Erik Ableson 4 minute read
May 20, 2008

Re: Common Myths for the Macintosh

David Alison's Blog: Common Myths for the Macintosh: "There are however an increasing number of people that are moving to Macs now - many of them people like me that hated Macs at one time. I believe there are lots of reasons for this, not the least of which is that people that are running Windows XP are faced with an upgrade to Vista as their next logical step and feel that maybe it's okay to consider a Mac since they have to go through a full operating system refresh anyway.

One of the reasons I was not interested in Macs for a very long time was that I clung to many facts about the Mac that I felt eliminated it from contention. Well, as with many things in life it turns out the facts that I knew about the Mac were either hopelessly outdated or simply myths. What I wanted to do was tell you the ones that I was aware of and often cited when I dismissed Macs in the past."

(Via David Alison's Blog.)

I love reading these articles from switchers, especially technical ones. Interestingly, these are exactly the things that I've been explaining to my PC-using friends and colleagues for years. The question that still remains is why didn't people believe me up until recently?

I think that given the status quo of XP, they were content to ignore my demonstrations of OS X, but post-Vista release, it seems that people started paying more attention. The basic facts of the situation have been pretty static on the Apple side (counting from the release of Tiger) but most people were unwilling to accept the facts I presented as detailed by Mr Alison. I suspect that the bad press (and some disappointing experiences) surrounding Vista had more of an effect that people are willing to admit to. Or was it the insanely massive buzz around the iPhone that made people stop off at the Apple site more frequently and be exposed to the OS X collateral as they passed through looking for more iPhone information?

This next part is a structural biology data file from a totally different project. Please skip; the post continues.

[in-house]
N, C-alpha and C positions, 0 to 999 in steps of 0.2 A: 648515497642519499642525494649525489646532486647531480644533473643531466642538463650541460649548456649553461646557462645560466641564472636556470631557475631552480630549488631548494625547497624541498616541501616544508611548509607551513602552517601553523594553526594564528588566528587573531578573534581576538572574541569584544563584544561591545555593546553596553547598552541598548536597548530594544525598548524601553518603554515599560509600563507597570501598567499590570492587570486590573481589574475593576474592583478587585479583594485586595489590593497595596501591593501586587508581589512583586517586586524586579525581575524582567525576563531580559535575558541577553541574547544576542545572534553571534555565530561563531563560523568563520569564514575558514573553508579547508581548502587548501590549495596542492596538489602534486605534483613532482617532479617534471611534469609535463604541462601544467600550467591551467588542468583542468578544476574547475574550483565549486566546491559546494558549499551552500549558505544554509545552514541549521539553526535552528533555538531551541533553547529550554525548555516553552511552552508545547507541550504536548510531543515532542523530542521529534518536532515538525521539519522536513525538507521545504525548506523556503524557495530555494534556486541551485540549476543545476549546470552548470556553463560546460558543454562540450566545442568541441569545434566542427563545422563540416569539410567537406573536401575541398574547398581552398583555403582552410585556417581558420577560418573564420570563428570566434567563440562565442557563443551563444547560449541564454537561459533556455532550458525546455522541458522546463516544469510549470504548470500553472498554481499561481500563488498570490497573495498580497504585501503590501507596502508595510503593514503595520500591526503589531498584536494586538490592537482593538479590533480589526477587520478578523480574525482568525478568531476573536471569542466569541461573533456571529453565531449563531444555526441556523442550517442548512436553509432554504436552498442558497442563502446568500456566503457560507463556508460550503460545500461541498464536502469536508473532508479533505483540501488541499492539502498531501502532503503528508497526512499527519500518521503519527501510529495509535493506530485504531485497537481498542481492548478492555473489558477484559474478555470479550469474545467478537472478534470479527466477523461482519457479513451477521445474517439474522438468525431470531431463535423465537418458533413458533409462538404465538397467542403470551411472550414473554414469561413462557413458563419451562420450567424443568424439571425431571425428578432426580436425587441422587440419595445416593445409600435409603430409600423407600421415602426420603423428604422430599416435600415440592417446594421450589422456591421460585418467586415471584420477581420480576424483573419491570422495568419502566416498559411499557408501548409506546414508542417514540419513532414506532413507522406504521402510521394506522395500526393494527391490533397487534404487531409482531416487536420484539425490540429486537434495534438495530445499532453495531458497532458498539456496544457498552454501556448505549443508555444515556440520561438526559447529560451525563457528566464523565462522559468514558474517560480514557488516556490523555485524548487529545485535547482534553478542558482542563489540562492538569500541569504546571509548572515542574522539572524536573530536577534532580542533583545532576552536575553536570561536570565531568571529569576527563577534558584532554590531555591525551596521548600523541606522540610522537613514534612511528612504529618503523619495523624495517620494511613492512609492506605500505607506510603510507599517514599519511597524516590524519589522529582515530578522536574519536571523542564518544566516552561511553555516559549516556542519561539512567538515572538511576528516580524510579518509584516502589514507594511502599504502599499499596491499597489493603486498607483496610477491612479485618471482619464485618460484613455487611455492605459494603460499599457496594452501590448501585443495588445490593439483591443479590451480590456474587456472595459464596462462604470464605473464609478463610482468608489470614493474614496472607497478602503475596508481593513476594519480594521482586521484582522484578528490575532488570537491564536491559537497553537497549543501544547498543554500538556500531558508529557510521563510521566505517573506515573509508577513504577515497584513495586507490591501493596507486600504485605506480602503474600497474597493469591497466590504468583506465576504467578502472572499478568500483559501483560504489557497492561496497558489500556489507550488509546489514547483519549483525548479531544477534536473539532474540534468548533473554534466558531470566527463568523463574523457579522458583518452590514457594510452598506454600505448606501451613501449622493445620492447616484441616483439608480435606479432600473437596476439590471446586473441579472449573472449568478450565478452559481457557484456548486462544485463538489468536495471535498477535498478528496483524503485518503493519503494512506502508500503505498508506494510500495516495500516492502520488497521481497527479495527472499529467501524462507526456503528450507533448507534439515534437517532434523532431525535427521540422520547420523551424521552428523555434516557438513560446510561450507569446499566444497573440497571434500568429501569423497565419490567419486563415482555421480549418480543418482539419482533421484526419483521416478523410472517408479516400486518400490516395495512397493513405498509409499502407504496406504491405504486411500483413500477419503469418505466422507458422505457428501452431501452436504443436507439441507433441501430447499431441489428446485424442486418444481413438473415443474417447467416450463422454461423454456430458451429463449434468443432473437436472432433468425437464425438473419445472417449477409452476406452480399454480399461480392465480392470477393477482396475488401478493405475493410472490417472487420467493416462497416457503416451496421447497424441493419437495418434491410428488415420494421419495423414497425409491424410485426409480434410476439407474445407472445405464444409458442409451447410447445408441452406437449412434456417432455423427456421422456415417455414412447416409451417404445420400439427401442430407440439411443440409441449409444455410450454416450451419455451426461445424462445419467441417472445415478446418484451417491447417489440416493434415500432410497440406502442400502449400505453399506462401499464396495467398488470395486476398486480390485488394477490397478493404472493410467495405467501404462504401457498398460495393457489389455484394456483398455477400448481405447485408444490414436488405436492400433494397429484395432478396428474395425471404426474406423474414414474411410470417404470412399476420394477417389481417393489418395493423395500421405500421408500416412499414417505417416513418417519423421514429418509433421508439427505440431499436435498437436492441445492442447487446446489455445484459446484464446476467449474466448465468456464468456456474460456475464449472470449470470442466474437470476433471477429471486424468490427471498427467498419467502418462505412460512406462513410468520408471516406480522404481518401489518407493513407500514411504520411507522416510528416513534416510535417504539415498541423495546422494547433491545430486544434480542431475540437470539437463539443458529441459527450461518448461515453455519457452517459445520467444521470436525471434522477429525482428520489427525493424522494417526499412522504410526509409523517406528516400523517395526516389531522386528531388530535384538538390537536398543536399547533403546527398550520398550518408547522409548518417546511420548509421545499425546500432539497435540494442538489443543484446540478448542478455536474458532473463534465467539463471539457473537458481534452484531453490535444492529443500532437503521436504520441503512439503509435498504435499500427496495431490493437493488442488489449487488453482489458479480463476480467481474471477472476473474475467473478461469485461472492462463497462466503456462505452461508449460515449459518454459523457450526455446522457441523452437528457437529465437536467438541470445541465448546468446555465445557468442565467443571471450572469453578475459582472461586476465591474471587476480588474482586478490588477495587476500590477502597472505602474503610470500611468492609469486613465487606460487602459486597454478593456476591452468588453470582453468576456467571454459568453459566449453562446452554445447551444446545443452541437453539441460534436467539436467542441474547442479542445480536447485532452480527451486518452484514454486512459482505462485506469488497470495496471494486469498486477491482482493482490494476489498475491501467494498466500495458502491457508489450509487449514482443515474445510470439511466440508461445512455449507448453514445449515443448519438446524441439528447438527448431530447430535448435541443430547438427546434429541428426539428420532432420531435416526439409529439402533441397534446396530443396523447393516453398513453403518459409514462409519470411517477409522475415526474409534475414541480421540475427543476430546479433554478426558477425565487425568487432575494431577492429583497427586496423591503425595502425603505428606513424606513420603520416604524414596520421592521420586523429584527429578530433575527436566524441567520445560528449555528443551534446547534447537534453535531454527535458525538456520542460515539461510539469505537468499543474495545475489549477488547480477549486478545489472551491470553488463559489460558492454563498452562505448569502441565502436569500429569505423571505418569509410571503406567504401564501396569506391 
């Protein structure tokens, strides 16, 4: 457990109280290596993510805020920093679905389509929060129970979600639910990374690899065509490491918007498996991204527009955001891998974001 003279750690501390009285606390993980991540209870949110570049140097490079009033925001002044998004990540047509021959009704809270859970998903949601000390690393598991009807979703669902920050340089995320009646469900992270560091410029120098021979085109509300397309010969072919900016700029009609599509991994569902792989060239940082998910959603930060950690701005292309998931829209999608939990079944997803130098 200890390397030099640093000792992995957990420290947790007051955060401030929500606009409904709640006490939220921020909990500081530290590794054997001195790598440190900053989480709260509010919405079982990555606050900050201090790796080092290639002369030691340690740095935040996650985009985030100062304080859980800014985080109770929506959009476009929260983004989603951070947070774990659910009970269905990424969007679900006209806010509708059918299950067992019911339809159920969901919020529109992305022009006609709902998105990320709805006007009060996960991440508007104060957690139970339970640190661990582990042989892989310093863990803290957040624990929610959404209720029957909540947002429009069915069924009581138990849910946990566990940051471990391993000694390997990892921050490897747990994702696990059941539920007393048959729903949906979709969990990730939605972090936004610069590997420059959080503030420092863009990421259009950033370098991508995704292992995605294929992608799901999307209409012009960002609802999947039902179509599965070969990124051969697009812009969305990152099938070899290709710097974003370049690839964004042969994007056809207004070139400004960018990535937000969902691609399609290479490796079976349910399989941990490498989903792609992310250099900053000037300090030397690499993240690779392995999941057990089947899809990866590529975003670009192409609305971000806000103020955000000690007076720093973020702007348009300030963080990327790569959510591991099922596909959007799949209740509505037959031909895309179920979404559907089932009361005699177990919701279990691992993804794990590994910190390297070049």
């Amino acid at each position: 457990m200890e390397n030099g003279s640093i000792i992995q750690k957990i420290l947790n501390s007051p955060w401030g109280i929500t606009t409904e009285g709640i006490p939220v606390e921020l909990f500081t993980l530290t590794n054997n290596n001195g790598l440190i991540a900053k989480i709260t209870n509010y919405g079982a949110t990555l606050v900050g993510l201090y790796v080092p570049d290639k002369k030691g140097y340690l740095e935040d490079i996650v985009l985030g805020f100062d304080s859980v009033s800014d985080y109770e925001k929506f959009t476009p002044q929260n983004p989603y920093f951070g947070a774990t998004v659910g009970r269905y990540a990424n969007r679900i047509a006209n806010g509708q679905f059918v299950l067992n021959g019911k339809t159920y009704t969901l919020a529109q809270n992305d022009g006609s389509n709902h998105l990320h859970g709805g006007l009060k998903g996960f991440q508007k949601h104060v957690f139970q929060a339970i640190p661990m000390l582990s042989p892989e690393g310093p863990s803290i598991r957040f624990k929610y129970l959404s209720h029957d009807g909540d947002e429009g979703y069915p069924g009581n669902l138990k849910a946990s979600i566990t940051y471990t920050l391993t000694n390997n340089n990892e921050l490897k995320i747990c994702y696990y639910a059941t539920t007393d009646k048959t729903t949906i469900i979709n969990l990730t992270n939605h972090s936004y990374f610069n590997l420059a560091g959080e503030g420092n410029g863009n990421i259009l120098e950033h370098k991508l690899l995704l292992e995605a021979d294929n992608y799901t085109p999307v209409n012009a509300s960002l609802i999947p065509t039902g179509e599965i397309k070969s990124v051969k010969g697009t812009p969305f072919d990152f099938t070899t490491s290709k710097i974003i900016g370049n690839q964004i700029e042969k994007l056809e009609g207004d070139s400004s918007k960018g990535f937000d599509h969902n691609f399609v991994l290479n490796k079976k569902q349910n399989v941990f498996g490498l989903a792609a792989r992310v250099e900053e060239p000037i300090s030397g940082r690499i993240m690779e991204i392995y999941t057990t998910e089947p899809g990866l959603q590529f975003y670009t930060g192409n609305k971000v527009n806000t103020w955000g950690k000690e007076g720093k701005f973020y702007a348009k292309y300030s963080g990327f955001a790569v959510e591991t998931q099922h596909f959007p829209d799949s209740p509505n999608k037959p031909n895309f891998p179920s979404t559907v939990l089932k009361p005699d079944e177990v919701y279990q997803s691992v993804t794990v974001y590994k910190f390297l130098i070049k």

On the Vista front, I'd say that highly technical people are the ones who were first in line for Vista and that seems to be where I'm seeing the most movement to OS X. Something that's really important here is that these people are influencers that non-technical people look to for advice.

There's obviously some additional factors at play other than just Apple's products and marketing since the latest NPD stats show that Apple has an astounding 66% retail marketing in machines over $1,000 in the US last quarter. Now this is exceptionally interesting when you figure that most corporations don't buy retail, so this is truly the general public's voice speaking here. It means that when individuals are ready to put down a serious amount of their own money, they're choosing the Mac.

The pessimist pundits are all saying that the reason is because Apples are more expensive, but that's only part of the picture. The fact that these are the figures while we're in an economic downturn, combined with totally flat PC growth means that the high end PC market has disappeared and been replaced by the Mac market. If the numbers were more evenly distributed, or if it was also in a period of overall growth I could almost understand it. It indicates to me that people with willing to spend the money are no longer content with the cheap-PC experience and want something else.

Now it's not a vote in pure numbers, but I'm willing to bet that the people who buy the more expensive machines are also the people that carry more influence so I'd say that we're seeing the beginning of a generational shift here. I really wish I knew what the tipping point was that obliged switchers to revisit their internalized myths regarding Apple and actually take the step towards purchasing one. I'm curious. What is the catalyst that lets switchers look past their internalized myths and misconceptions?

For amusement's sake - here are a few more that I still run into today :

  • It doesn't matter since Microsoft bought Apple back when they were in trouble (referring to the 150M stock purchase back in 1997, which was more of a PR move than anything else)
  • (often nonsensically combined with) Microsoft only keeps Apple alive in order to not be a monopoly
  • Apples are really chatty on the network (referring to the obsolete Appletalk protocol)